Last night, during a time-out in the Wizards-Pistons game (that’s NBA basketball, albeit at a low level), I heard Bill O’Reilly agree with one of Fox News’ house liberals that all of the small-ball programs advocated by President Obama is his SOTU address are worthwhile, assuming we could afford them. O’Reilly’s comment confirms that he isn’t a conservative. But it also helps show that conservatives are unwise if they laugh off liberal agenda items as a “laundry list.”
There’s a reason why Obama (and Bill Clinton before him) lards up the SOTU with the liberal laundry list. The reason is that these programs sound good to most Americans.
Perhaps the best-sounding item on Obama’s Tuesday night list is the universal pre-kindergarten plan. James Pethokoukis offers a useful analysis of that proposal. What would it involve? According to Pethokoukis:
The White House plan will likely resemble a nearly $100 billion (over ten years) proposal fashioned by the Center for American Progress (CAP). Here are its key elements:
– The federal government would, on average, match state preschool expenditures up to $10,000 per child per year.
– This funding would allow families with children ages 3 and 4 to voluntarily send their children to a full-day (nine-hour) public preschool program or to choose a shorter-day alternative.
– Preschool would be free for children from families at or below 200 percent of the federal poverty line.
– Children from families above 200 percent of the poverty line would be charged a sliding tuition co-pay, ranging from about 30 percent of the cost to 95 percent of the cost (for families above 400 percent of the poverty line).
What’s the case for it?
The CAP study points to research of intensive pre-K education from economist and Nobel laureate James Heckman. His work suggests, CAP explains, “a very high return on investment” — perhaps as high as $13 in benefits to the general public for every $1 spent. Heckman looked at two programs, the Perry Preschool Project and the Abecedarian Project, that decades ago randomly assigned 200 poor kids into control and treatment groups. While the programs did not permanently raise IQs, the kids who received the enriched education had better outcomes as adults than those in the control group. They earned more, were more likely to stay off welfare, more likely to stay out of jail, and more likely to own a home.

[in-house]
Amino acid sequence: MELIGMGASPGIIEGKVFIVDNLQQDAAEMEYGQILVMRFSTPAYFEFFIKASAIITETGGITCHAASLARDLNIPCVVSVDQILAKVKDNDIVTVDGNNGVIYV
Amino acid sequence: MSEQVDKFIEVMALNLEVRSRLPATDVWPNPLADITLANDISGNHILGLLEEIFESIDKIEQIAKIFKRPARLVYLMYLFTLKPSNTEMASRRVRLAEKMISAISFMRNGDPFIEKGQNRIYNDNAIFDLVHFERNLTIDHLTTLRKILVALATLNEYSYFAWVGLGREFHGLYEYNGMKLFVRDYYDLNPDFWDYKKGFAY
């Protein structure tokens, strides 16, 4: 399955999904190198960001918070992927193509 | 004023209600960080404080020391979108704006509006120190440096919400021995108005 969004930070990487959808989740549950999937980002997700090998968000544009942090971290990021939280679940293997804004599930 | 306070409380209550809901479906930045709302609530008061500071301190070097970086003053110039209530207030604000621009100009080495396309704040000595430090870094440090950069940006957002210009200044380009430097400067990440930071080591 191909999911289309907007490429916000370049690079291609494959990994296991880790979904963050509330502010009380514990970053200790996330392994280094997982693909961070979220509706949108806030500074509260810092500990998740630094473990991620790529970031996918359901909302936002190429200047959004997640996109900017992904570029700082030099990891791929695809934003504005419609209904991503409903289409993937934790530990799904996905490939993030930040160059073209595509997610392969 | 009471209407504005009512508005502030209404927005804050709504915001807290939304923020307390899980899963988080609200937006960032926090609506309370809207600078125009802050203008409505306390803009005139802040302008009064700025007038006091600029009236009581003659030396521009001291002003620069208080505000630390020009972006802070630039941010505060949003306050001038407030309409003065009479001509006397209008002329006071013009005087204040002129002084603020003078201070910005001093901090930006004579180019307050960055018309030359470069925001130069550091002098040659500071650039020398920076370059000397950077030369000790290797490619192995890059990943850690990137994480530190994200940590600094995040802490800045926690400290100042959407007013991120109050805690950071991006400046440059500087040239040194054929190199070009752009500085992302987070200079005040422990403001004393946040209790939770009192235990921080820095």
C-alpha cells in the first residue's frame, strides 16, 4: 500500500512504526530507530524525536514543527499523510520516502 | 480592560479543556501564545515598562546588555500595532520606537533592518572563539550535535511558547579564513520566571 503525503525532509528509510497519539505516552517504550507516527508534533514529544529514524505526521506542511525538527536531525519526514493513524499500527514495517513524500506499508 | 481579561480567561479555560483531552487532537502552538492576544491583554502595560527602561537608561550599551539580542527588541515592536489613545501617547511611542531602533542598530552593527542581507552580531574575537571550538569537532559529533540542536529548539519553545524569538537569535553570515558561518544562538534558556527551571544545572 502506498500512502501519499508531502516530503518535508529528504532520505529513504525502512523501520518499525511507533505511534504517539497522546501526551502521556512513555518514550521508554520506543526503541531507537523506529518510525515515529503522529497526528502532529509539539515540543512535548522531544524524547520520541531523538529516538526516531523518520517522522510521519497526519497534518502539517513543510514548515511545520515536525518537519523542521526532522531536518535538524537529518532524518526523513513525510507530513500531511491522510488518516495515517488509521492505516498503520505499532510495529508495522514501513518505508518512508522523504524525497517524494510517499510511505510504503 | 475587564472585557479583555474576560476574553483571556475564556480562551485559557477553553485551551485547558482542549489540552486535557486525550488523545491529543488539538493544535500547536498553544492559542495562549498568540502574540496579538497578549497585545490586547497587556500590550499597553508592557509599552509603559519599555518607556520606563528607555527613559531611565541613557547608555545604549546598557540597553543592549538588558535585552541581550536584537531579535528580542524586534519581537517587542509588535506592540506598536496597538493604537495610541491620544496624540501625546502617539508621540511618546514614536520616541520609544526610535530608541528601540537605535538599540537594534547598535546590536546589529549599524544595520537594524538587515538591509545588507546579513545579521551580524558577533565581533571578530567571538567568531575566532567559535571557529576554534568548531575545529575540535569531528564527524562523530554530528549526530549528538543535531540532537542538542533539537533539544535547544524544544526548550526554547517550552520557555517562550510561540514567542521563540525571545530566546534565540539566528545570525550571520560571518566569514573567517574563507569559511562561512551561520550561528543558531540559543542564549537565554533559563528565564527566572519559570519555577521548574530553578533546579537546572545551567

What’s the catch? The programs studied by Heckman weren’t universal pre-K programs. They were small-scale programs targeted at low-income kids.
1. Perry and Abecedarian were multi-year intensive interventions whereas state pre-K programs are overwhelmingly one year programs for four-year-olds.
2. Costs per participant for Perry and Abecedarian were multiples of the levels of investment in present-day state preschool programs, e.g., $90,000 per child for Abecedarian.
3. Both Perry and Abecedarian were small hothouse programs (less than 100 participants) run by very experienced, committed teams, whereas widely deployed present day preschool programs are, well, widely deployed. The circumstances of the very poor families of the Black children who were served by these model programs 30 to 40 years ago are very different from those faced by the families that are presently served by publicly funded preschool programs. For example, nearly half of the four-year-olds in Head Start today are Hispanics, whereas there were no Hispanic children in Abecedarian or Perry.
4. And 40 years ago other government supports for low-income families were at much lower levels and pre-K was not widely available for anyone, much less the poor.
A more reliable indicator of the merits of pre-K programs can be found in modern Head Start programs. According to Pethokoukis, “researchers have found that initial positive impacts from the program don’t persist into middle childhood.”
The bottom line, says Pethokoukis, is that although “small-scale experimental efforts staffed by highly motivated people show effects, when they are subject to well-designed large-scale replications, those promising signs attenuate and often evaporate altogether.”
The bottom line for me is that, in any realistic scenario, universal pre-K will not make a dent in the barriers to the success of at-risk children that arise from the social pathologies and prevailing attitudes of the day.